I recently wrote a guest post on the Shoelace blog that was a think-piece about how you can discover previously hidden interest-targeting options for your prospecting campaigns. I call it the Interest Venn Diagram. I'll briefly explain how it works here, but for greater detail head over to the Shoelace blog to read it in full for yourself:
Since iOS14.5 hit the scene, audience testing has become much less fun. With less data to optimize with, once stellar audiences like lookalikes have fallen by the wayside in favour of more broad, open-ended, algorithm-reliant audiences.
That said, not all hope is lost - it is still possible to have fun with audience testing while still being efficient with your spend. But how? The answer lies in segmenting your broad audience using interests.
Not only is there a large library of interests to choose from for segmenting, but the signals that Meta bases these interests on come from on-platform behaviour. For example, if you ‘like’ a page about dogs, Meta knows you are interested in dogs without relying on pixel data.
To further illustrate this and to prove that this isn’t just a matter of opinion, I conducted a survey recently asking people which of the big three audience types they are finding the most success with, removing broad from the equation.
So, interest audiences are performing well for people, but how do we use them effectively? Well, there are two main ways to use interests in your targeting:
Adding a single interest to your ad set, or the more popular option:
Adding a ‘stack’ of interests to your ad set
To supercharge these interests we can dive into a thought experiment. Using the AND logic in the audience segmentation tool, we can quite granularly hone in on a subset of an audience that we can uniquely sell to. But how do we find the right interests to target?
Simply thinking about what interests to use can be difficult, so using audience characteristic data from your audience insight tools, such as Google Analytics, is very important here.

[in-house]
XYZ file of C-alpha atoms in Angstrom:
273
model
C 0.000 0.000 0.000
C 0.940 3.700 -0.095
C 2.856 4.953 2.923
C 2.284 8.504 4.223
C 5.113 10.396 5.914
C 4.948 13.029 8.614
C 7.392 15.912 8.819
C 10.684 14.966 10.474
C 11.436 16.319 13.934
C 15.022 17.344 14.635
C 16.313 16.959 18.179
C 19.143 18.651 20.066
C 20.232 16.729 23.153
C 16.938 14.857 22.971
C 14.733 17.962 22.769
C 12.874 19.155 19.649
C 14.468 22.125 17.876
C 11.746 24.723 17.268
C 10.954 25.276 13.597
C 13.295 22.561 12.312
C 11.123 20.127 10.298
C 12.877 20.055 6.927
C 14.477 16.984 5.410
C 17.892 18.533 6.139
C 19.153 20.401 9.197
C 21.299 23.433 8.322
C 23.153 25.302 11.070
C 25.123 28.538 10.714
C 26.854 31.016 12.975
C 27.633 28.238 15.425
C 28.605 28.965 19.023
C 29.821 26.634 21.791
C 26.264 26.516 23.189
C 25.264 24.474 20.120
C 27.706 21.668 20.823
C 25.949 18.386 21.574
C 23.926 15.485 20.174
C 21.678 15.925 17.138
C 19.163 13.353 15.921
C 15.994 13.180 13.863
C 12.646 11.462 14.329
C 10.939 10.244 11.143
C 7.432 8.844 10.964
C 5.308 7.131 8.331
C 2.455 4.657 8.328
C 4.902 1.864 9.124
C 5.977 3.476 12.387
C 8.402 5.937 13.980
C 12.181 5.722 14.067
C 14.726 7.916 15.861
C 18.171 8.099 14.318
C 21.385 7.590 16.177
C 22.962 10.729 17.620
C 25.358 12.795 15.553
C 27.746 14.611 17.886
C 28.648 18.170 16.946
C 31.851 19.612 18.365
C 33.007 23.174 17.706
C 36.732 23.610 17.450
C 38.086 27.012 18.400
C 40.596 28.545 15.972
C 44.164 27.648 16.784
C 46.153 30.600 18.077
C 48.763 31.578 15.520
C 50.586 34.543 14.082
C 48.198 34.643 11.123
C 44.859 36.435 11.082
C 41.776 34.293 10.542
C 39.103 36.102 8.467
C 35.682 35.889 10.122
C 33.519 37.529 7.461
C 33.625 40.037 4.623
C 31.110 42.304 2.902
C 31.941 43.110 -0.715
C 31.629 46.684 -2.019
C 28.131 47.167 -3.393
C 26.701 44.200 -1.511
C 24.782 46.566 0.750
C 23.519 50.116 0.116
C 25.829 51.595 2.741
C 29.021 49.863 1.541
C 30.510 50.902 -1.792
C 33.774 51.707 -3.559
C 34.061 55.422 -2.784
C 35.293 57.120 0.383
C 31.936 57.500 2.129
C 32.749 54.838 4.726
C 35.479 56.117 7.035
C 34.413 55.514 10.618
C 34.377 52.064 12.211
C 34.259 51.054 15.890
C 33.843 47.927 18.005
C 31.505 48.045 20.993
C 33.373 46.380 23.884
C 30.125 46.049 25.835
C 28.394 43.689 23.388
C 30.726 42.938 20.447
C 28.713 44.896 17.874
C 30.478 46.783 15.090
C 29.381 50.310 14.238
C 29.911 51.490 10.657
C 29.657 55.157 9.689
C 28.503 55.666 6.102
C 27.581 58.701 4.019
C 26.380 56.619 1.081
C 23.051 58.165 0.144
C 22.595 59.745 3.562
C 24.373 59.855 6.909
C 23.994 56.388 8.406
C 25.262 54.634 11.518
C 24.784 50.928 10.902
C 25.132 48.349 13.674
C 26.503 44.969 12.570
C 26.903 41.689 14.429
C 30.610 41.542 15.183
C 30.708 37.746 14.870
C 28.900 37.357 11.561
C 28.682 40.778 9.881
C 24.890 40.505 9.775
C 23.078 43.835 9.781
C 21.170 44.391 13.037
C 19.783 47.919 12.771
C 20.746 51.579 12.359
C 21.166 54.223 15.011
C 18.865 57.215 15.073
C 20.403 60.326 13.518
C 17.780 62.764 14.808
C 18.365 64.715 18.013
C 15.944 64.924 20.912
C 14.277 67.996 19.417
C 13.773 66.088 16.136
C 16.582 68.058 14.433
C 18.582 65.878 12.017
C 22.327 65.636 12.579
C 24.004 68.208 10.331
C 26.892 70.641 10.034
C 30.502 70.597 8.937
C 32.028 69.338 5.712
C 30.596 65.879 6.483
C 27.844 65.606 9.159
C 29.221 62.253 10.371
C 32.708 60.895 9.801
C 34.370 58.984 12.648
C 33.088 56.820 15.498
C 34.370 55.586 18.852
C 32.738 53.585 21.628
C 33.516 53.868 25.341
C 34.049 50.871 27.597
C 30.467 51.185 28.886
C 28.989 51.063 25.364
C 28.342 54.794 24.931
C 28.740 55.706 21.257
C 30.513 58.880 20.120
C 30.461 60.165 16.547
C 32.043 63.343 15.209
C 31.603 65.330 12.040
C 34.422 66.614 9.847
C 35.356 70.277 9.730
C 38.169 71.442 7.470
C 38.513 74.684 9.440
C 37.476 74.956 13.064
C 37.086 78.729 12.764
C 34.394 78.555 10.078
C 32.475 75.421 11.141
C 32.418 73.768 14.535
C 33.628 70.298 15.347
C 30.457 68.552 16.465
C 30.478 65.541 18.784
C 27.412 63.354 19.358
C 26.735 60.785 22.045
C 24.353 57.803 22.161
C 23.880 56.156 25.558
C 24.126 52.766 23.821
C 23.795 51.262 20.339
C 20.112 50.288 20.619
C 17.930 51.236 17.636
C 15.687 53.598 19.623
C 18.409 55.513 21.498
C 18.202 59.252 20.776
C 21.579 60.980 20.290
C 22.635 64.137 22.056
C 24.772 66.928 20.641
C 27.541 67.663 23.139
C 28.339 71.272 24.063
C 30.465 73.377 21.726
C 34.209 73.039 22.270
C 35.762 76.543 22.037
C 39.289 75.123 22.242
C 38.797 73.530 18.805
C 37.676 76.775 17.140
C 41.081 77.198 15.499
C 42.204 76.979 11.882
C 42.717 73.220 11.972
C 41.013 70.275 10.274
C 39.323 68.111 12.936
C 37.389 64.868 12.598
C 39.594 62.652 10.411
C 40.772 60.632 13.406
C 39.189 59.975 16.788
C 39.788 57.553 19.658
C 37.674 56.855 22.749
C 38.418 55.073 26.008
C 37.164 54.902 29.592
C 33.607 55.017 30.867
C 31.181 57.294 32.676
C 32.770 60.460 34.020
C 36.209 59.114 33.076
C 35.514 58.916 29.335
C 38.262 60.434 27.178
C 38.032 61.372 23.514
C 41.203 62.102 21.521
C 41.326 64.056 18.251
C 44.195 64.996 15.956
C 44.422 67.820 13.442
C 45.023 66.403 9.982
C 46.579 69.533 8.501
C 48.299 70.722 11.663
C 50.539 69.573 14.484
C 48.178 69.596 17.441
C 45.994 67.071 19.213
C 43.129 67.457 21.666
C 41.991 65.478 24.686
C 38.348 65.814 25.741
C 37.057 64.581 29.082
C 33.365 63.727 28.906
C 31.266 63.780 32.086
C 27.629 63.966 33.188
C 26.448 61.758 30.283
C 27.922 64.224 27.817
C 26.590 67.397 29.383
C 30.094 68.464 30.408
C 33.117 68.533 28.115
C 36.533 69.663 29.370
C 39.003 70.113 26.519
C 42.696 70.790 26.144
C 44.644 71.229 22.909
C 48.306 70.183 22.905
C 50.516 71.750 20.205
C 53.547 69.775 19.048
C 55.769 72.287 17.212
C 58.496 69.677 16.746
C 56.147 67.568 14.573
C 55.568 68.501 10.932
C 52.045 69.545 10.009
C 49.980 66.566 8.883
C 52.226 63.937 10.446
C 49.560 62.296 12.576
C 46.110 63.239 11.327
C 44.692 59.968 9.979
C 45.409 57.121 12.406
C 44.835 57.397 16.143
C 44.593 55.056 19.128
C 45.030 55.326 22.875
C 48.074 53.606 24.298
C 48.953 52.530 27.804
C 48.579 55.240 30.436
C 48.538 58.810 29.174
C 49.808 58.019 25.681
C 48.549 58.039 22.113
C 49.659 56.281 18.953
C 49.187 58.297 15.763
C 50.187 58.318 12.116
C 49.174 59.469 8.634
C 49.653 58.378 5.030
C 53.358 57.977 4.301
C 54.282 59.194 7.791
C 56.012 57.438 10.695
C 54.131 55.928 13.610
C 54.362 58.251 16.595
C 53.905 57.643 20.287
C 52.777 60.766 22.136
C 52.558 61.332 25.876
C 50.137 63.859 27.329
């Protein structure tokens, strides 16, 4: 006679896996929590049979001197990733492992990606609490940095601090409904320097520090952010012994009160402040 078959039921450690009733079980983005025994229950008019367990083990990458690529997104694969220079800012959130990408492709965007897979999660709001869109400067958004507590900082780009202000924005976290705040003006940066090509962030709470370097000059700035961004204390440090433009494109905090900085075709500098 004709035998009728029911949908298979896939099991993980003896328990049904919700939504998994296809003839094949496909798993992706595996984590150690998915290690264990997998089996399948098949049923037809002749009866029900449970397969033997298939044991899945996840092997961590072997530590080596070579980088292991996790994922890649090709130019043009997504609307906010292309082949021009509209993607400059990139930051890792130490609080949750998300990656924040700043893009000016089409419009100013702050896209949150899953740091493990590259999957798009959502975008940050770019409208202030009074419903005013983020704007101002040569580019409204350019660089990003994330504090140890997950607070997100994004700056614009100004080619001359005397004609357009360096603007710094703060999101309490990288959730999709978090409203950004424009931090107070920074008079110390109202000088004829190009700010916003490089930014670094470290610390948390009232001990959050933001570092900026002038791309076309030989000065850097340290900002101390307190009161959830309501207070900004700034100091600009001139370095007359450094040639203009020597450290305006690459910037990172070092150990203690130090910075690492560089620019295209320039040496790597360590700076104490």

Let’s say, for argument's sake, there are only two types of runners, which are very different: those who work corporate jobs and workout to influence their social status and those who are in tune with their mind, body, and soul who workout to nurture this sense of self.
Now, what if your audience insights tools say that your average purchaser is primarily interested in ‘Home & Garden’? If we had drawn our own conclusions, we might have targeted those from the first group and potentially burned money where the real audience was the second group.
Using this example, we can use our Interest Venn Diagram to add in new, previously unseen adjacent interests such as ‘horoscopes’, ‘environmentalism’, etc.
Using this exercise, with all steps working in harmony, can be quite revealing about your audience, which can help you develop unique targeting strategies.
Here's how you win with the Interest Venn Diagram:
Step 1: Take your core audience interest Step 2: Find adjacent interests from audience insight tools Step 3: Brainstorm interests that arrive at the middle of those two Step 4: Profit
Again, if you want more detail, I went into much greater depth in this article on the Shoelace blog - while you're there, consider subscribing, so you don't miss more write-ups like this one.